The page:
It’s an Irish novel set in fairly recent times (mid-20th century?) with a young woman growing up in a small town with not much to offer her. Her family’s priest knows another Irish priest in Brooklyn who is willing to set her up with a new life out there in the already well-established Irish neighborhood and her parents feel that it’s an opportunity that she could not turn down. This novel follows that journey and protagonist Eilis Lacey as she travels forth into the great unknown and a new life.

Toibin is a well known Irish author (see review of his 2005 The Blackwater Lightship here), and after thoroughly enjoying my read of the Irish writer Edna O’Brien Country Girls trilogy of novels, thought this would be a good pick for now. Additionally, I’d just seen the really good film adaptation of Brooklyn the other day and after having really enjoyed that, thought I would do a brief compare-and-contrast (as you do).

So it’s a narrative arc that’s not really that thrilling when you look at it from a distance, but when you are immersed in Eilis’ life throughout the story, it was such a strong pull for me to continue reading to find out how things worked out for the characters. In fact, it was so strong that I ended up staying really late a couple of nights as I just had to find out what Eilis chose in the end. (And I’m a dormouse usually, sleeping-wise.)

I’m not sure what exactly was so perfect about this book. The writing was great, the narrative arc was strong (without being predictable), but I think it was the actual characters (especially Eilis and her friend Tony) who really pulled me back into the pages each time. I became so immersed in their story that whenever I did end up putting the book down (for sleep and life etc.), it was a struggle to not pick up the story at every chance that I could get.

It’s a great feeling to have such a connection with a book’s story and characters, so all praise must surely go to Toibin for inventing such characters and then writing about them in such a way that I was really pretty riveted for the whole read.

I know. This sounds a bit gushy, but if you’re looking for a REALLY good read, a read that sucks you in and then keeps you there (even when you’re doing something else), you may want to try Brooklyn. It will definitely end up on my list of favorite books for the year, and I’m jazzed to try more of his work now. It was longlisted for the 2009 Man Booker Prize and other big booky prizes, all of which it deserves if you ask me.

Highly recommended. (The film is good too, btw.)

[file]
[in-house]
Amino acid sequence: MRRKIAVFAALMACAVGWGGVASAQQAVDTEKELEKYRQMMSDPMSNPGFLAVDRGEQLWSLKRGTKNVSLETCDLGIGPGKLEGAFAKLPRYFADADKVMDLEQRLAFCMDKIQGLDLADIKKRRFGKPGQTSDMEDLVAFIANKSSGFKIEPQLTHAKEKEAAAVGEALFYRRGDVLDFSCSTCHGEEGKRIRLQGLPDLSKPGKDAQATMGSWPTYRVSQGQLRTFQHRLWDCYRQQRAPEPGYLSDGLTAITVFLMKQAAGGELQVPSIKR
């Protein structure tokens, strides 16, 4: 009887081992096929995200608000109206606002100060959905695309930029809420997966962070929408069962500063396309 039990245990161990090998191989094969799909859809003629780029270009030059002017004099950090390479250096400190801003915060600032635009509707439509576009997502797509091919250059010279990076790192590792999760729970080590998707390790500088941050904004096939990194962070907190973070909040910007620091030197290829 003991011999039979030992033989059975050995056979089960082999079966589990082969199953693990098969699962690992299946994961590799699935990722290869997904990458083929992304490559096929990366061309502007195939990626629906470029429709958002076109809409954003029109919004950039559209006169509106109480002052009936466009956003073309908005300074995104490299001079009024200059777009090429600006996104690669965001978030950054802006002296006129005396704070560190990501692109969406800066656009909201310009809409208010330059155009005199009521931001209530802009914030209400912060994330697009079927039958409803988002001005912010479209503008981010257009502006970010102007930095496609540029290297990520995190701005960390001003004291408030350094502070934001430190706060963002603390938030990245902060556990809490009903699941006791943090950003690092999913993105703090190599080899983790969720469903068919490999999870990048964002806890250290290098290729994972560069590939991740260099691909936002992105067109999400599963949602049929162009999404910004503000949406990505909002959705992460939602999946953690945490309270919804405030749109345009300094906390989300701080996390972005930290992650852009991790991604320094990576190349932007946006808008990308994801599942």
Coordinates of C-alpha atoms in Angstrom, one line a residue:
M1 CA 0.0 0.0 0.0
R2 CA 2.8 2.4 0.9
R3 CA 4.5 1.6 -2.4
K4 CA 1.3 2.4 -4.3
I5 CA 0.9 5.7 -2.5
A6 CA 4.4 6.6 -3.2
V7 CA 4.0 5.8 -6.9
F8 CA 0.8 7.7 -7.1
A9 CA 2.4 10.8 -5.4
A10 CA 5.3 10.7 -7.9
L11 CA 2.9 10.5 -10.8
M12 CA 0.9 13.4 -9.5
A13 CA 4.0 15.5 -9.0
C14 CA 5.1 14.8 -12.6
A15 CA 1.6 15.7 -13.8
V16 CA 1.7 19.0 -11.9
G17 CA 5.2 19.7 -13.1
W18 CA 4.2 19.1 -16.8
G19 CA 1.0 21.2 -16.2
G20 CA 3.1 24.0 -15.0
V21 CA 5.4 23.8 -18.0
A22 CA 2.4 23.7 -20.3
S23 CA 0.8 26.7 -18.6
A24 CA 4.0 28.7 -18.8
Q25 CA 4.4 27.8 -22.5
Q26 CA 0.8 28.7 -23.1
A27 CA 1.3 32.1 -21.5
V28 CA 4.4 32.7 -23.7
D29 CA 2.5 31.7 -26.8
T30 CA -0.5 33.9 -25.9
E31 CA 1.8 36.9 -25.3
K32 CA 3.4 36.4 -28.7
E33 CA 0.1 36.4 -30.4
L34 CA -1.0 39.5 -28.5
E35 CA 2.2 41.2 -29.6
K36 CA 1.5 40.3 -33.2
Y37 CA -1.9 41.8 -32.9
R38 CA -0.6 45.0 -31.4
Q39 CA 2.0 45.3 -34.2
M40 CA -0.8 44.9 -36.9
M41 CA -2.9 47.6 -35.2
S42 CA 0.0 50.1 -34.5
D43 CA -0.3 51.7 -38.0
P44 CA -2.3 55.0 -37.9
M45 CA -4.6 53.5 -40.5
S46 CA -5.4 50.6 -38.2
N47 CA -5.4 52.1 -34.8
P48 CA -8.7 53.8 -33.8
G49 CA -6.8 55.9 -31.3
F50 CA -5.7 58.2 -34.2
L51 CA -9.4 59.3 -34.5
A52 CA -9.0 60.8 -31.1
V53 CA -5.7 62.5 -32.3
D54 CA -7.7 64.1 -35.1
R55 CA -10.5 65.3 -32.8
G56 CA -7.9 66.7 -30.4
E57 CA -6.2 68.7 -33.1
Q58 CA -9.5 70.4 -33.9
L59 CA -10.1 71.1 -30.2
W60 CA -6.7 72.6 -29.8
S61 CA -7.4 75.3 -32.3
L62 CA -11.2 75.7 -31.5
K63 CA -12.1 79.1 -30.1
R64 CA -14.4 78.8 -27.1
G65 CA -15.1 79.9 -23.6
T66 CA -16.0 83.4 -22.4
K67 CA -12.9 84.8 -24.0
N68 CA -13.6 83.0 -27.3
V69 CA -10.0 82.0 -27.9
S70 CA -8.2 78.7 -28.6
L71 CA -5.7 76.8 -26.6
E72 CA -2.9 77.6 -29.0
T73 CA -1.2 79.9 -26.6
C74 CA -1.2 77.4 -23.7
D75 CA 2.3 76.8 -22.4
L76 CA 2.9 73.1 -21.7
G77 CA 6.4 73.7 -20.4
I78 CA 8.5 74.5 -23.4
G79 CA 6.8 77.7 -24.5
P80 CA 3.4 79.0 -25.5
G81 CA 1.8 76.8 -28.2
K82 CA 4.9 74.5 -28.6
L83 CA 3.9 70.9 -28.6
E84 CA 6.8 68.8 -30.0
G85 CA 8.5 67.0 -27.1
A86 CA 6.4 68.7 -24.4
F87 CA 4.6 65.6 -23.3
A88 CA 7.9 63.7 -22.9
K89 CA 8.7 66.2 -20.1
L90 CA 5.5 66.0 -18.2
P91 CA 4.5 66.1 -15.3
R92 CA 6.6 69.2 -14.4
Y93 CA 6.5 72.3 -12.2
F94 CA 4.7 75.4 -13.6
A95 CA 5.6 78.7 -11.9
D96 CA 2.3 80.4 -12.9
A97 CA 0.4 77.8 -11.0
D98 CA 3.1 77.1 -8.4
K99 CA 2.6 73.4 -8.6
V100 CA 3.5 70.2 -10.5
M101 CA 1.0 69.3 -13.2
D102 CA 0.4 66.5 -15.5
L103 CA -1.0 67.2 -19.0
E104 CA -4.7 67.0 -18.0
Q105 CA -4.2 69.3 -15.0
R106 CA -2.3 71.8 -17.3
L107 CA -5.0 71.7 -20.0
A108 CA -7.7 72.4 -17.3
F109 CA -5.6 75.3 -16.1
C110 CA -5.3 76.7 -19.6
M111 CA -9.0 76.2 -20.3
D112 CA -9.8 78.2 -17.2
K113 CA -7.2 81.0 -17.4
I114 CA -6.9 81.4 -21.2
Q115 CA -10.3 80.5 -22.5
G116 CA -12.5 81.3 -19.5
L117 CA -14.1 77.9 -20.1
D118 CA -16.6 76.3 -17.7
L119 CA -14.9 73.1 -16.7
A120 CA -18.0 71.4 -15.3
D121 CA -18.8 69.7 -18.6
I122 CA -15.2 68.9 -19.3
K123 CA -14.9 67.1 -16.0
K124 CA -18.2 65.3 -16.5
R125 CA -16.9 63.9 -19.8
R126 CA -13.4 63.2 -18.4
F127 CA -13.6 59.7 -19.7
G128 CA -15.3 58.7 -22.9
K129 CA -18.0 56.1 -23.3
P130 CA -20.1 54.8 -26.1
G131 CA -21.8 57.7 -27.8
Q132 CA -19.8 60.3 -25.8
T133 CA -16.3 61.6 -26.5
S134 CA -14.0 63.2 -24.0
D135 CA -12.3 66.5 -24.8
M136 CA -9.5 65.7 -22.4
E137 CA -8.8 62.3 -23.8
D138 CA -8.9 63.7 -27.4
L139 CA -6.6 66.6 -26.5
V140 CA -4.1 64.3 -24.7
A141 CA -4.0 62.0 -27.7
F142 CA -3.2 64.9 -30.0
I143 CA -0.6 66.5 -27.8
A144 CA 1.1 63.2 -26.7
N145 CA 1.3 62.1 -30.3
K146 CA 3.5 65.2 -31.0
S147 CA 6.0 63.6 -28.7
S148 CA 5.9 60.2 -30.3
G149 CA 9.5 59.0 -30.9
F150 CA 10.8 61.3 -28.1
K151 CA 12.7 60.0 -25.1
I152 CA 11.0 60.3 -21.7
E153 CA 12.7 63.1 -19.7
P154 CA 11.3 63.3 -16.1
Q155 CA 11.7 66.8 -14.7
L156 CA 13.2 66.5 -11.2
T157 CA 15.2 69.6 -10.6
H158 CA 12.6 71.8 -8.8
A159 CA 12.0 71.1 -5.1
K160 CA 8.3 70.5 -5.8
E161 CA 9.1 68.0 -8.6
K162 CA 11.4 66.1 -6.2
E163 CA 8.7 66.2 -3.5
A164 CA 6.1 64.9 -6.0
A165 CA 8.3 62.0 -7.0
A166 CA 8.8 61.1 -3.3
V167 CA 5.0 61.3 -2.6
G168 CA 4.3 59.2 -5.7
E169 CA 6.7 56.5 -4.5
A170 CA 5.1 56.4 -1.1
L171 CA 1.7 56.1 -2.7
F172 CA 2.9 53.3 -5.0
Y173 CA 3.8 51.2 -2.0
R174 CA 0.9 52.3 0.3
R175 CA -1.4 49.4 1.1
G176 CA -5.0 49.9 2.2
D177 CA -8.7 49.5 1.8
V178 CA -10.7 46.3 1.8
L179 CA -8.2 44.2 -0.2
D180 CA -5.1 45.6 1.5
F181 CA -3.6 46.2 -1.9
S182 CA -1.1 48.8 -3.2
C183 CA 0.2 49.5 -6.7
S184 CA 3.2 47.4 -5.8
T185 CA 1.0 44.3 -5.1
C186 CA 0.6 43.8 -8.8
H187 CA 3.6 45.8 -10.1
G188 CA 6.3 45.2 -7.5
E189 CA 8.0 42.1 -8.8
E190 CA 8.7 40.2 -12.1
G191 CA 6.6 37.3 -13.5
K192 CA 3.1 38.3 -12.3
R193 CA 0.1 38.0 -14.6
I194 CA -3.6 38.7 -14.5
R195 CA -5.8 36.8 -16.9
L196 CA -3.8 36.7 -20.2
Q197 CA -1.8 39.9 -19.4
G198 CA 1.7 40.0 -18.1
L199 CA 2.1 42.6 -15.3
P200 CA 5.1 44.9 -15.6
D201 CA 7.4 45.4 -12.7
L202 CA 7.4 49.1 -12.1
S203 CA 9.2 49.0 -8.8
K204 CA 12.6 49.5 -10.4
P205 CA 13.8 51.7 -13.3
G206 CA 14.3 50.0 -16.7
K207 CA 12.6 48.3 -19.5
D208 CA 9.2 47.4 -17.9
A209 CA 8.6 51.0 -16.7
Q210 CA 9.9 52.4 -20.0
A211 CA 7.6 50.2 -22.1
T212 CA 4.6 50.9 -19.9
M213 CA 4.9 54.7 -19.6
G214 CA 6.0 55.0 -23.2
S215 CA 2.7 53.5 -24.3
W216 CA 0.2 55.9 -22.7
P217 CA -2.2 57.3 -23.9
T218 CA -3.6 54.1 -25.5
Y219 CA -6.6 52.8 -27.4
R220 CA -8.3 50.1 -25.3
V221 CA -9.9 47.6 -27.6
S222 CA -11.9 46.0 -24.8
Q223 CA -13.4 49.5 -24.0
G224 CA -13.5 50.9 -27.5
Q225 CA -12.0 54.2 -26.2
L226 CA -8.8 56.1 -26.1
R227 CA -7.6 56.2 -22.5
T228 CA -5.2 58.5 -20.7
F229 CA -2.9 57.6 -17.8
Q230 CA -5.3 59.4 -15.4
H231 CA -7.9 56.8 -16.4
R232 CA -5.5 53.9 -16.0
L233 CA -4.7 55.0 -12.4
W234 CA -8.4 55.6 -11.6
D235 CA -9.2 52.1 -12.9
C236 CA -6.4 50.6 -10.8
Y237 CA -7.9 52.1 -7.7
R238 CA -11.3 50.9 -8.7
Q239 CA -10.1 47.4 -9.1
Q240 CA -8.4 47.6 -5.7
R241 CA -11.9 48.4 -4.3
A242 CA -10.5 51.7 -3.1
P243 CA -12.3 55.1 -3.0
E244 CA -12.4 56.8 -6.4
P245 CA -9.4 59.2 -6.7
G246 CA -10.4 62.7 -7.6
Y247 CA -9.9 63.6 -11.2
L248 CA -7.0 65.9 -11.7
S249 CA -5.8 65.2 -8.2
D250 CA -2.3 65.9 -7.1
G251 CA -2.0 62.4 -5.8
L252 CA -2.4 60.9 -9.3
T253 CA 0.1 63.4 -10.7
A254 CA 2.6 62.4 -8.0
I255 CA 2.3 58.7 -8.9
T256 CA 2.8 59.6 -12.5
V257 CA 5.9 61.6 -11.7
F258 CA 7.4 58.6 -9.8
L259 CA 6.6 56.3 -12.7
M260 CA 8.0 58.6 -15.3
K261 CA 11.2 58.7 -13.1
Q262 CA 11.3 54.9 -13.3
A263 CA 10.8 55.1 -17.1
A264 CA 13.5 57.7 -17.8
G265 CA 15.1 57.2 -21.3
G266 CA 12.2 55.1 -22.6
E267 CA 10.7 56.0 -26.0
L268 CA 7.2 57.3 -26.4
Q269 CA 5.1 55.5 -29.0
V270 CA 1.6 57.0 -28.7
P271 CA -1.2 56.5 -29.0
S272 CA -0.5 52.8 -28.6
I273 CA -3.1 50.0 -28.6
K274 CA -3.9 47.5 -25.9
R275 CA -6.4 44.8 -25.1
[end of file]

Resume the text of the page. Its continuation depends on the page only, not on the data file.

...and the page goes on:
Some Experiences of an Irish R.M. – E. O. Somerville and Martin Ross (1899)

book204A light-hearted humorous novel about an ex-British Army officer who becomes appointed to a rural country in Ireland as the Resident Magistrate*, this was quite a fun read. Published at the turn of the century, it’s a very horsey-centered book with tales of the inexperienced young outsider facing the events of an insular small rural community as the person in charge.

This is more a series of short stories all interlinked by a core group of common characters more than a straight novel, and reminded me in some ways of James Herriot in regard to “big-city outsider comes to unwelcoming but heart of gold village in the country” situation. It is packed with long descriptions of fox hunts, horse races and village happenings, some of which were rather exciting to read (despite my opposition to fox hunting and animal maltreatment). It was quite hard to read about the rather frequent whippings that the horses and donkeys endured and were obviously par for the course back then. It was true to its time though, even though that doesn’t make it any more acceptable. (Cue: Black Beauty review here.)

The authors were really two women, one called Edith Somerville (the E. O. Somerville person) from England, and the other her cousin Violet Florence Martin (who wrote under Martin Ross) who was from Ireland.  The two were second cousins and shared a great-grandfather between them. The name “Martin Ross” that Violet chose came from her surname and the name of the land that her family owned in West Ireland and both published under male names, presumably to give them more credibility at the time.  Edith and Violet became close partners, and had critical and popular success with their early works which were a variation of the Victorian sensation novels. However, the commercial success of their lighter comical novels (starting with the Irish RM series) led their agent to convince them to leave serious novel writing and to focus more on what the popular market wanted.  (Rather Wodehousian humor in many ways, I thought.)

This book series was also made into a TV series which ran between 1983-1985 on TV in the UK. (I didn’t catch it so can’t vouch for its quality.)

Violet died quite early in 1915 of a brain tumor, and although Edith vowed that she would and could never write again after Violet’s death, she was persuaded to do so by believing (as were the times) that Violet could communicate with her through spiritualism séances (a la Arthur Conan Doyle et al.) and continued to publish under both her own name and Violet’s and under Violet’s “direction.”

There are continuations of this book, but not sure I liked it that much…

  • A Resident Magistrate (RM) was a title for magistrates in locations that were/are governed by the British. Personnel were usually well versed in law and well connected (as they were rather cushy jobs) and were brought into an area from outside to guide the more local lay magistrates.  The “Resident” referred to the requirement that the magistrate had to live in the actual area to which he (always he) was assigned.